I know, it sounds pretty silly, but as a housewife who practically never left the house (1 car, country home, dead broke), I had plenty of isolation to feed my obsessive ability to stew.

The poor man actually did break the coffee-spoon habit, but soon after, we entered Phase 2 of the coffee war.

I had several large storage canisters, in which I kept all the baking essentials. One of these was, you guessed it, a sugar container. One day, I started to notice little brown crystals gunking up my sugar. I came to realize that my husband was double-dipping his wet coffee spoon into the sugar canister, thereby leaving coffee-infested sugar clumps.

You just thought I was a screaming banshee the first time…it’s amazing the poor guy is still married to me, because I probably would have reconsidered if I realized how psycho I was acting. Shock and awe had nothing on me.

Eventually, I resolved this issue by purchasing a smaller version of the sugar container, so he could have his very own bowl of sugar to gunk up. See, I can compromise…

However, Phase 3 soon came along…I began to notice an occasional dusting of sugar on the counters and floors. In the rush to make coffee while getting ready in the morning, some sugar inevitably fell off the spoon on the way from the sugar bowl to my husband’s coffee cup. Sugar on the counters, sugar on the floors, sugar driving me bonkers…it was mayhem, I tell you!. And yes, I acknowledge that this tiny amount of practically microscopic sugar would only come to the attention of an obsessive harpy like me.

Finally, as I was refilling my husband’s sugar container over Christmas break, and grumbling about it, my mom looks at me and says, “why don’t you just get him the jar sugar container that diner’s have? That way he can pour the sugar directly in his coffee…they are like three bucks at Target, ya know.”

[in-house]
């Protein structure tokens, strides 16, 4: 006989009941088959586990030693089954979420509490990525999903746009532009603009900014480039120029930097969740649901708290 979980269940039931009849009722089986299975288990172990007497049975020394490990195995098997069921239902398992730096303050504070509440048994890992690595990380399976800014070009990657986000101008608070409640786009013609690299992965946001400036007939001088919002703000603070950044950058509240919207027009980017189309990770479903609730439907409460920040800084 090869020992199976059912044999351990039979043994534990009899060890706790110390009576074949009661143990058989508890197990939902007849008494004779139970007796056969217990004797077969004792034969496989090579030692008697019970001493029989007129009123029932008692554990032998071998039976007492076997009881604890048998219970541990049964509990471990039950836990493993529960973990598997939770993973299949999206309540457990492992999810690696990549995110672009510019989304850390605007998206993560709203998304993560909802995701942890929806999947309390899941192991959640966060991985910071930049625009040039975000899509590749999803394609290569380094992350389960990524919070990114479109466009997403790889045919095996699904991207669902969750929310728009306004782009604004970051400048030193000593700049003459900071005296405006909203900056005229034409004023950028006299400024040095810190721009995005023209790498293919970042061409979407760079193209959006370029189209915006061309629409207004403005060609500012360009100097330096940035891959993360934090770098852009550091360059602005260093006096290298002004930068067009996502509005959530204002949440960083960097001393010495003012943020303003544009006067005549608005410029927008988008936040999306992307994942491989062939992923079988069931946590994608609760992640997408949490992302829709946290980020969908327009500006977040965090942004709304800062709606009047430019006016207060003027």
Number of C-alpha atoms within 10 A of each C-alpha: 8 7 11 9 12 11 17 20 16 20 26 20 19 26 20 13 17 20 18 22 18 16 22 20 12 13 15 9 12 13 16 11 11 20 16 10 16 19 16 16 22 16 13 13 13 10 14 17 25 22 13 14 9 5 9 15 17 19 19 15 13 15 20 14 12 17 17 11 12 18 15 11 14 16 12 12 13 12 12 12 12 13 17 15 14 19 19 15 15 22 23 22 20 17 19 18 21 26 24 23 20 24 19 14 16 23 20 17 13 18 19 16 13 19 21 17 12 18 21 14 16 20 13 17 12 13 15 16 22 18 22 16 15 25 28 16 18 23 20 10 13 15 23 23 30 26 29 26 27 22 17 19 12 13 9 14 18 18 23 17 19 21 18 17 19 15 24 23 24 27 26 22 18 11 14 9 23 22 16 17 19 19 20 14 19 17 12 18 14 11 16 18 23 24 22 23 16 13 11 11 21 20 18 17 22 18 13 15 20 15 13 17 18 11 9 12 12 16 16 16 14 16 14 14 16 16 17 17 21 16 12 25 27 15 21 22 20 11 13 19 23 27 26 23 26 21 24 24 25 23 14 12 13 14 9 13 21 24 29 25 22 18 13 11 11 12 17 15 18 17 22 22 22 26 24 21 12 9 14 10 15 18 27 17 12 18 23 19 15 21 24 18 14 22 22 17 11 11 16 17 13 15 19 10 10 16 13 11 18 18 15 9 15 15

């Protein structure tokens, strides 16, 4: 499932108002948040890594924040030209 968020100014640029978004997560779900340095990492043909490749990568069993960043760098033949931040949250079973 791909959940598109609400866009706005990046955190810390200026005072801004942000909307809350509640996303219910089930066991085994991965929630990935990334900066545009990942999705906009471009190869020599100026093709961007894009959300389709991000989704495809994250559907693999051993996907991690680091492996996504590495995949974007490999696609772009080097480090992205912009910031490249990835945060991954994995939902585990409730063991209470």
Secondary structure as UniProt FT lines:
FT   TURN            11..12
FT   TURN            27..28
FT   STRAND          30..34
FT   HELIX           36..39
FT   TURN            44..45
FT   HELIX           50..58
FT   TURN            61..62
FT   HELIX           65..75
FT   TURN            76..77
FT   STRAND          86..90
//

Are you bleeping kidding me? Nearly nine years of marriage, and I am JUST NOW discovering the solution to the coffee war? WHY did I not think of this sooner?

Stand down sister, because peace has been negotiated.

Don’t worry though…I’m sure I’ll find something else to obsess about next week.

My Cure for a Small Kitchen, Limited Cabinet Space and an Empty Wallet

When our old house burned down in 2004, I basically got to rebuild it to my liking…within the confines of a very tiny insurance policy, of course. One way I splurged was by redesigning the kitchen layout to be a more open floor plan, leaving room for an island with a pot rack above it. I found a beautiful, but cheap pot rack at a home improvement store, and paid one of the carpenters $40 under the table to hang it correctly. This process involved chains, attic rafters and other things that my pregnancy brain did not want to worry about. It was $40 bucks well-spent though, because that rack did not flinch from having all my pots dangling from it. The rack also looked amazing; so much so that the lady who bought our house insisted that the island and rack stay as part of the deal.